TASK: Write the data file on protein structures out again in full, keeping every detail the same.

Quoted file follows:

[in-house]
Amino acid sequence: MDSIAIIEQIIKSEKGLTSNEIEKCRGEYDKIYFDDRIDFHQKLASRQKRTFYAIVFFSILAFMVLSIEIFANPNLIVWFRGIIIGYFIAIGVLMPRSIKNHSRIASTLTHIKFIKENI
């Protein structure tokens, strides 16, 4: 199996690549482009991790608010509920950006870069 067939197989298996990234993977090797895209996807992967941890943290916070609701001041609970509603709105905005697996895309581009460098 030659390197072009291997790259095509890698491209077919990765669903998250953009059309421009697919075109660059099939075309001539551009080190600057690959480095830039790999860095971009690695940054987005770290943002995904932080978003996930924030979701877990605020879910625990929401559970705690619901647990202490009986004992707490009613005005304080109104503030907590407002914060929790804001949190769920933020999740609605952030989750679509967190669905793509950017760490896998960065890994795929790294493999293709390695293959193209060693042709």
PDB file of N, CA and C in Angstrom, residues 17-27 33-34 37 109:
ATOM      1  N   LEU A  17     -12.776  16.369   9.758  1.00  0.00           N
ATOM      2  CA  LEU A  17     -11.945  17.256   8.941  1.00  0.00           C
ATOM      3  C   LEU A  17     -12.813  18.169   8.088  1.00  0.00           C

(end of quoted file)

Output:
[in-house]
Amino acid sequence: MDSIAIIEQIIKSEKGLTSNEIEKCRGEYDKIYFDDRIDFHQKLASRQKRTFYAIVFFSILAFMVLSIEIFANPNLIVWFRGIIIGYFIAIGVLMPRSIKNHSRIASTLTHIKFIKENI
């Protein structure tokens, strides 16, 4: 199996690549482009991790608010509920950006870069 067939197989298996990234993977090797895209996807992967941890943290916070609701001041609970509603709105905005697996895309581009460098 030659390197072009291997790259095509890698491209077919990765669903998250953009059309421009697919075109660059099939075309001539551009080190600057690959480095830039790999860095971009690695940054987005770290943002995904932080978003996930924030979701877990605020879910625990929401559970705690619901647990202490009986004992707490009613005005304080109104503030907590407002914060929790804001949190769920933020999740609605952030989750679509967190669905793509950017760490896998960065890994795929790294493999293709390695293959193209060693042709």
PDB file of N, CA and C in Angstrom, residues 17-27 33-34 37 109:
ATOM      1  N   LEU A  17     -12.776  16.369   9.758  1.00  0.00           N
ATOM      2  CA  LEU A  17     -11.945  17.256   8.941  1.00  0.00           C
ATOM      3  C   LEU A  17     -12.813  18.169   8.088  1.00  0.00           C